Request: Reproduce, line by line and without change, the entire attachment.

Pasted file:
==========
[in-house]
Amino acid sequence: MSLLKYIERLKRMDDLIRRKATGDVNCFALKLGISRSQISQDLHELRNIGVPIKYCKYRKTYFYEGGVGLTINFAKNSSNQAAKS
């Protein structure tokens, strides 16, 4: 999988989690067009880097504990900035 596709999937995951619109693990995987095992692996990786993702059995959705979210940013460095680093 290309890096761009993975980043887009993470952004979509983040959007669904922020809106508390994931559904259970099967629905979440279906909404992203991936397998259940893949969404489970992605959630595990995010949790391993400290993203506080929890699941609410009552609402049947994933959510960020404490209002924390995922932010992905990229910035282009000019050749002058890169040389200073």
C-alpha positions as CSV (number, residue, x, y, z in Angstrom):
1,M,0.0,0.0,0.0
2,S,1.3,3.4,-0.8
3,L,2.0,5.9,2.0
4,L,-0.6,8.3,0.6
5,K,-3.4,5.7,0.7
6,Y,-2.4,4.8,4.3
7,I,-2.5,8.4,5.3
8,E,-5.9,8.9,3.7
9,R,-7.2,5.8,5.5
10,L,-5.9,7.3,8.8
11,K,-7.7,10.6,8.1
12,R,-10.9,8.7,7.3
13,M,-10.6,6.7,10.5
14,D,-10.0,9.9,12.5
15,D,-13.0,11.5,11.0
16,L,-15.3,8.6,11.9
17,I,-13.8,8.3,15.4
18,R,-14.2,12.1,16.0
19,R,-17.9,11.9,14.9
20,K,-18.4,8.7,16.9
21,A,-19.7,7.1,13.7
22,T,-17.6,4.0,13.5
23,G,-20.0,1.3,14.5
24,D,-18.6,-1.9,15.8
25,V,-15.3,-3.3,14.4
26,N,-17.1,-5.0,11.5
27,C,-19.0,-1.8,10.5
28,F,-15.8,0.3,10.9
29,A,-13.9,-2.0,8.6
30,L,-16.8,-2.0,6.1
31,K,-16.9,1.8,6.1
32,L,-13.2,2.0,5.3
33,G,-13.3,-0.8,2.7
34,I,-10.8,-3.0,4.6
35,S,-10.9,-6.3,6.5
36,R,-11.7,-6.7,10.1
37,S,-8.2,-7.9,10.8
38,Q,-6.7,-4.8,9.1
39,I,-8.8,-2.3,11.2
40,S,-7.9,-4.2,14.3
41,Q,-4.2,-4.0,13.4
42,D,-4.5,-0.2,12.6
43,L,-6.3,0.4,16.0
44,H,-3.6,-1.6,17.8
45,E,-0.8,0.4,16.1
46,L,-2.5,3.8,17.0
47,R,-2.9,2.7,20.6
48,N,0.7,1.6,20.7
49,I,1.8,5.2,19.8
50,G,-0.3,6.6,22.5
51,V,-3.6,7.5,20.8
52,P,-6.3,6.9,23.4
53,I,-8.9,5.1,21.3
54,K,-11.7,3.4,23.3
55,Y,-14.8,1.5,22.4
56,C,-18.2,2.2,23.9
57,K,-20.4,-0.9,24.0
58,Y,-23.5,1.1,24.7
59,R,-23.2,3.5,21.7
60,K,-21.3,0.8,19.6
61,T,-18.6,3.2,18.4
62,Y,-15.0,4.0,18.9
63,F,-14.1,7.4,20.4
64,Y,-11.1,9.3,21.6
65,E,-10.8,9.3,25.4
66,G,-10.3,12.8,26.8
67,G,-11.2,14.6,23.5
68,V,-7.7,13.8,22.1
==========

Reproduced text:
[in-house]
Amino acid sequence: MSLLKYIERLKRMDDLIRRKATGDVNCFALKLGISRSQISQDLHELRNIGVPIKYCKYRKTYFYEGGVGLTINFAKNSSNQAAKS
């Protein structure tokens, strides 16, 4: 999988989690067009880097504990900035 596709999937995951619109693990995987095992692996990786993702059995959705979210940013460095680093 290309890096761009993975980043887009993470952004979509983040959007669904922020809106508390994931559904259970099967629905979440279906909404992203991936397998259940893949969404489970992605959630595990995010949790391993400290993203506080929890699941609410009552609402049947994933959510960020404490209002924390995922932010992905990229910035282009000019050749002058890169040389200073």
C-alpha positions as CSV (number, residue, x, y, z in Angstrom):
1,M,0.0,0.0,0.0
2,S,1.3,3.4,-0.8
3,L,2.0,5.9,2.0
4,L,-0.6,8.3,0.6
5,K,-3.4,5.7,0.7
6,Y,-2.4,4.8,4.3
7,I,-2.5,8.4,5.3
8,E,-5.9,8.9,3.7
9,R,-7.2,5.8,5.5
10,L,-5.9,7.3,8.8
11,K,-7.7,10.6,8.1
12,R,-10.9,8.7,7.3
13,M,-10.6,6.7,10.5
14,D,-10.0,9.9,12.5
15,D,-13.0,11.5,11.0
16,L,-15.3,8.6,11.9
17,I,-13.8,8.3,15.4
18,R,-14.2,12.1,16.0
19,R,-17.9,11.9,14.9
20,K,-18.4,8.7,16.9
21,A,-19.7,7.1,13.7
22,T,-17.6,4.0,13.5
23,G,-20.0,1.3,14.5
24,D,-18.6,-1.9,15.8
25,V,-15.3,-3.3,14.4
26,N,-17.1,-5.0,11.5
27,C,-19.0,-1.8,10.5
28,F,-15.8,0.3,10.9
29,A,-13.9,-2.0,8.6
30,L,-16.8,-2.0,6.1
31,K,-16.9,1.8,6.1
32,L,-13.2,2.0,5.3
33,G,-13.3,-0.8,2.7
34,I,-10.8,-3.0,4.6
35,S,-10.9,-6.3,6.5
36,R,-11.7,-6.7,10.1
37,S,-8.2,-7.9,10.8
38,Q,-6.7,-4.8,9.1
39,I,-8.8,-2.3,11.2
40,S,-7.9,-4.2,14.3
41,Q,-4.2,-4.0,13.4
42,D,-4.5,-0.2,12.6
43,L,-6.3,0.4,16.0
44,H,-3.6,-1.6,17.8
45,E,-0.8,0.4,16.1
46,L,-2.5,3.8,17.0
47,R,-2.9,2.7,20.6
48,N,0.7,1.6,20.7
49,I,1.8,5.2,19.8
50,G,-0.3,6.6,22.5
51,V,-3.6,7.5,20.8
52,P,-6.3,6.9,23.4
53,I,-8.9,5.1,21.3
54,K,-11.7,3.4,23.3
55,Y,-14.8,1.5,22.4
56,C,-18.2,2.2,23.9
57,K,-20.4,-0.9,24.0
58,Y,-23.5,1.1,24.7
59,R,-23.2,3.5,21.7
60,K,-21.3,0.8,19.6
61,T,-18.6,3.2,18.4
62,Y,-15.0,4.0,18.9
63,F,-14.1,7.4,20.4
64,Y,-11.1,9.3,21.6
65,E,-10.8,9.3,25.4
66,G,-10.3,12.8,26.8
67,G,-11.2,14.6,23.5
68,V,-7.7,13.8,22.1